=>Public opinion


=>Simple models

 

=>Aerosols

=>Chaos theory

"Our attitude to climatic 'normals' must clearly change," wrote the respected climate historian Hubert H. Lamb in 1959. Recent decades could not be called normal by any standard of the past, and he saw no reason to expect the next decades would be "normal" either. Actually, since the 1930s the temperatures in his own homeland, Britain, had been heading down, but Lamb would not speculate whether that was the start of a cyclical downtrend. It could be "merely another wobble" in one region. Lamb's main point, reinforced by his scholarly studies of weather reports clear back to medieval times, was that regional climate change could be serious and long-lasting.(13) Most meteorologists nevertheless stuck to their belief that the only changes to be expected were moderate swings in one part of the world or another, with a fairly prompt return to the long-term average. If there was almost a consensus that for the time being there was a world-wide tendency to warming, the agreement was fragile.

 

<=>Climatologists
H.H. Lamb
           H.H. Lamb

Warming or Cooling? (1960s-1974)     TOP OF PAGE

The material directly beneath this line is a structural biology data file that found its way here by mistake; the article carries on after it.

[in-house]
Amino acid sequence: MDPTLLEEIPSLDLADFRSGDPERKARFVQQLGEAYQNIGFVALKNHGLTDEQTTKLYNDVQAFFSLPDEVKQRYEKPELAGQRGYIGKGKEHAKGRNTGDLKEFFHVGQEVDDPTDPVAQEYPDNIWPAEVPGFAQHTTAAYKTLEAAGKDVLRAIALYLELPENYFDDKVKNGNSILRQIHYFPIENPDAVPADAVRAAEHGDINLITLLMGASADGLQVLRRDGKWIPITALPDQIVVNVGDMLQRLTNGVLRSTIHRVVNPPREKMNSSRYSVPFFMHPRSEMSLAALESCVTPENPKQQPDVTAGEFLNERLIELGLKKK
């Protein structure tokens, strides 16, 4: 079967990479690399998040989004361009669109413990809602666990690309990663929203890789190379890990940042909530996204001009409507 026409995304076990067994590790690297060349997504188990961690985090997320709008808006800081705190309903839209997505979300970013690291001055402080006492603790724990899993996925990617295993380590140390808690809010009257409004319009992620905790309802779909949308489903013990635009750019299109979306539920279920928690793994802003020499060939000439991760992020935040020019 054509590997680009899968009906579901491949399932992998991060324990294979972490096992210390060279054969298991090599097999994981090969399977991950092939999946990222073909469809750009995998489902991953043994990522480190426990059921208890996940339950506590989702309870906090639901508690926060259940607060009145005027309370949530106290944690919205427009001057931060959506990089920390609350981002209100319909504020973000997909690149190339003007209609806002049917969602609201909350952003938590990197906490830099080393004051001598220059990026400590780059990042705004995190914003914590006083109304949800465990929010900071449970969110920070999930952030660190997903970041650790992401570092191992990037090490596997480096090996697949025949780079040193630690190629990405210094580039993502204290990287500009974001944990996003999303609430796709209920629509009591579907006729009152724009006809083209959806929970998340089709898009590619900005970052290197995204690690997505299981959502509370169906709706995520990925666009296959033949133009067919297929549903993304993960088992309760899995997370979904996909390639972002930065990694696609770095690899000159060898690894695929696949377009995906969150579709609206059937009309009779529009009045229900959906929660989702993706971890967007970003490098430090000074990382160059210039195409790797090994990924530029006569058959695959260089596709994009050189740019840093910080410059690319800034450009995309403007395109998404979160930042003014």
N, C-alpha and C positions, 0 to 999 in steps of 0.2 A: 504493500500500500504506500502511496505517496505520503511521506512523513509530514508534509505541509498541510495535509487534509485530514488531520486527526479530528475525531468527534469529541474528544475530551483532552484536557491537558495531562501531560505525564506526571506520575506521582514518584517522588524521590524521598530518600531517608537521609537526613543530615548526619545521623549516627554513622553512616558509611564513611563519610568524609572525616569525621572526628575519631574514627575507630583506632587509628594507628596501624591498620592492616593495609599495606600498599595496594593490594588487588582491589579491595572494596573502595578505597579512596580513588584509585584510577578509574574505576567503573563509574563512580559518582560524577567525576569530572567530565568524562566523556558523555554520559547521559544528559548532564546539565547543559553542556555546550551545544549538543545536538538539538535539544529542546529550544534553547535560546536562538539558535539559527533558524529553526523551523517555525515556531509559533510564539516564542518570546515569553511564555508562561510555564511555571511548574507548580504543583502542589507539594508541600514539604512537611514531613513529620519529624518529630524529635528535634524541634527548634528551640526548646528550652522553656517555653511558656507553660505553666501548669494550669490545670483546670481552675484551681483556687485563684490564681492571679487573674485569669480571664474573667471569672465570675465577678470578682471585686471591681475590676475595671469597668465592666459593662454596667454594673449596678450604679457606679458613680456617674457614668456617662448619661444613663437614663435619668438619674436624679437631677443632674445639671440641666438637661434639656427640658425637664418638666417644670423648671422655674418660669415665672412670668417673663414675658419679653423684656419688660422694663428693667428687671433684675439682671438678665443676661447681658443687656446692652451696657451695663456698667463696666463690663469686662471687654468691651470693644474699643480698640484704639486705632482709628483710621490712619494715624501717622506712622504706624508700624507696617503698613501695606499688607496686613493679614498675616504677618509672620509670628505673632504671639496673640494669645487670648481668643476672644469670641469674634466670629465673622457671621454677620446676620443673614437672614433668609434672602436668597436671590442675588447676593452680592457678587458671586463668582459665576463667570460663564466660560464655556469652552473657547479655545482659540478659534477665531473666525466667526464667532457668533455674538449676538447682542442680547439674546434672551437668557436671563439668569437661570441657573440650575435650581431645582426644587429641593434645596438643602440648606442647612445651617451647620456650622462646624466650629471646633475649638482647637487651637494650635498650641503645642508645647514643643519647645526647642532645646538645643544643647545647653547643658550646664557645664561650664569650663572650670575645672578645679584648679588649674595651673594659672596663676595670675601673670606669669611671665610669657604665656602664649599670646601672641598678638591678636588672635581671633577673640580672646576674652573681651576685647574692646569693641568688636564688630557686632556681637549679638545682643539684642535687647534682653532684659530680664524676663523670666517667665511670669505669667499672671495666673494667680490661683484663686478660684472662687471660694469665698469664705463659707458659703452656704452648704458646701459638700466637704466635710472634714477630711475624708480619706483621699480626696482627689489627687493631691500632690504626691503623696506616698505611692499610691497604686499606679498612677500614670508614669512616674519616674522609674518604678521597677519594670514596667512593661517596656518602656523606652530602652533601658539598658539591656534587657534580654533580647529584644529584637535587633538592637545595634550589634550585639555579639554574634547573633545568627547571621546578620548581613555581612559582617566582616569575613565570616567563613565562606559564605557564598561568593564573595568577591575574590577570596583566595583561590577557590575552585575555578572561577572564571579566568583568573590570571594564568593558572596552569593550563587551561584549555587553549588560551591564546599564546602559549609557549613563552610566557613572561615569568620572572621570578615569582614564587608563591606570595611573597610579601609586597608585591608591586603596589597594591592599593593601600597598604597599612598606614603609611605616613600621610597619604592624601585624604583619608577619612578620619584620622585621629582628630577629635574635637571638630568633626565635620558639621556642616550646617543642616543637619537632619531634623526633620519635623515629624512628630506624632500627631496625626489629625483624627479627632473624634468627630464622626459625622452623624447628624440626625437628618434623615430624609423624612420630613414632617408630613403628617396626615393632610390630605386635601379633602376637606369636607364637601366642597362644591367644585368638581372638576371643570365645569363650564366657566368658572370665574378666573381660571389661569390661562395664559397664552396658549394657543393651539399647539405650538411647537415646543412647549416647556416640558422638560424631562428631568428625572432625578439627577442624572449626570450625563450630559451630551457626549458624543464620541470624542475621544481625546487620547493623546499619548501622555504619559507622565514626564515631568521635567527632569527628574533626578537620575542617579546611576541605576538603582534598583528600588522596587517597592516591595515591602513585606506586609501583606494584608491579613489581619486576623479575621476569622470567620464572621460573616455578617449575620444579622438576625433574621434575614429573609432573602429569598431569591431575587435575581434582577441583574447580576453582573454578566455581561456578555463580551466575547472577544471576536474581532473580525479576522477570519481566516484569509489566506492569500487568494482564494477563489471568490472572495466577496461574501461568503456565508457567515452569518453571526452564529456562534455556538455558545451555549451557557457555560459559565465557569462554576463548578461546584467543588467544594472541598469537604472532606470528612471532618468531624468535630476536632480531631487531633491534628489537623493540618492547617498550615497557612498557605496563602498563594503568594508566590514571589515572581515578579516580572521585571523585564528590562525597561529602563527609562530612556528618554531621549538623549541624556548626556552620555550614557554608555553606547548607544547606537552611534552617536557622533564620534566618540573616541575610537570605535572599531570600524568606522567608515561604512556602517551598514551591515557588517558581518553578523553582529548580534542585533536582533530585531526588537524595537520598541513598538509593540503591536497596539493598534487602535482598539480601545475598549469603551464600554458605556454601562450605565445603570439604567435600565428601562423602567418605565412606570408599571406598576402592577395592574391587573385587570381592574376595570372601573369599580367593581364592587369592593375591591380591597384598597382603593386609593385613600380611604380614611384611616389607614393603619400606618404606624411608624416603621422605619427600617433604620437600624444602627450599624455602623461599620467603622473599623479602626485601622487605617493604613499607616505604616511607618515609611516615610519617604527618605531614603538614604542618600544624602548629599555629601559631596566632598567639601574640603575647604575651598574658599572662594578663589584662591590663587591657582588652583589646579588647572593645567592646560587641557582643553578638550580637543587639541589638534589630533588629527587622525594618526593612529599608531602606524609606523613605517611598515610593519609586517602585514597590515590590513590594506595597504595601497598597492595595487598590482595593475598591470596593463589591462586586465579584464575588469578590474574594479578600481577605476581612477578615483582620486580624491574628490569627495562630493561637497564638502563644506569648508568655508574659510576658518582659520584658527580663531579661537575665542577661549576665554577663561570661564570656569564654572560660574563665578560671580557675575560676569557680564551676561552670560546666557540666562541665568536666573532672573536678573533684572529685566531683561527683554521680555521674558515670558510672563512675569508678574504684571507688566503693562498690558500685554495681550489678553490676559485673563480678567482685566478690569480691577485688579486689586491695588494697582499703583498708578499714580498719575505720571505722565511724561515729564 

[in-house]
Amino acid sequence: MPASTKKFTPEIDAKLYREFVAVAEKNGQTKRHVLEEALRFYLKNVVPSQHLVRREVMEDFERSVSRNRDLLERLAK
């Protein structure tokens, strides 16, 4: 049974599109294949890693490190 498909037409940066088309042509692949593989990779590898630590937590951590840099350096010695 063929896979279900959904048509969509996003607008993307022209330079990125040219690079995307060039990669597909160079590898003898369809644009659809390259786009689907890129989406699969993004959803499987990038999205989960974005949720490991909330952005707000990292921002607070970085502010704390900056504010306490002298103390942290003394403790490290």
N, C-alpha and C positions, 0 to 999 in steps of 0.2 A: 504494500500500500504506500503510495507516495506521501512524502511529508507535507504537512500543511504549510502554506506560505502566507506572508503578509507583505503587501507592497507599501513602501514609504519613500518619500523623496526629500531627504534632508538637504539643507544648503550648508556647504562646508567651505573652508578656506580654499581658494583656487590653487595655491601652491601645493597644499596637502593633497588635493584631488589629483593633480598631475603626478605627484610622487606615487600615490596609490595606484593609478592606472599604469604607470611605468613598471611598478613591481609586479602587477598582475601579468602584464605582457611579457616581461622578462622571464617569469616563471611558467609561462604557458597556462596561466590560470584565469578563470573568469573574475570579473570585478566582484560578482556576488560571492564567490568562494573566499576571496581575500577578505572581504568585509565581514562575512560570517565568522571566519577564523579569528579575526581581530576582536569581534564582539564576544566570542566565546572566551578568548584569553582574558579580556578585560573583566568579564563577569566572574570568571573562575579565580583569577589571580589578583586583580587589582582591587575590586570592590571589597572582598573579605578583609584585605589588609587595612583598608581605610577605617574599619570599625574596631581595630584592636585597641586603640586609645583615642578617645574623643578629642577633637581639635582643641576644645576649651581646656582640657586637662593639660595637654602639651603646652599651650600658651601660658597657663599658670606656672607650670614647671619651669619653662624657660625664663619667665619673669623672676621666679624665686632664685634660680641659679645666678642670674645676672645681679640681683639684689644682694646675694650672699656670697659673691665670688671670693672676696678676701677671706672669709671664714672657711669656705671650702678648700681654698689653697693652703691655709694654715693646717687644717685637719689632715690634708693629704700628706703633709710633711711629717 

In January 1961, on a snowy and unusually cold day in New York City, J. Murray Mitchell, Jr. of the U.S. Weather Bureau's Office of Climatology told a meeting of meteorologists that the world's temperature was falling. Independently of Callendar (who had meanwhile been updating and improving his own global temperature history), Mitchell had trudged through all the exacting calculations, working out average temperatures for most of the globe, and got plausible results. He confirmed that global temperatures had risen until about 1940. But since then, he reported, temperatures had been falling. There was so much random variation from place to place and from year to year that the reversal to cooling had only now become unambiguous.(14*)

 

 

 
=>Solar variation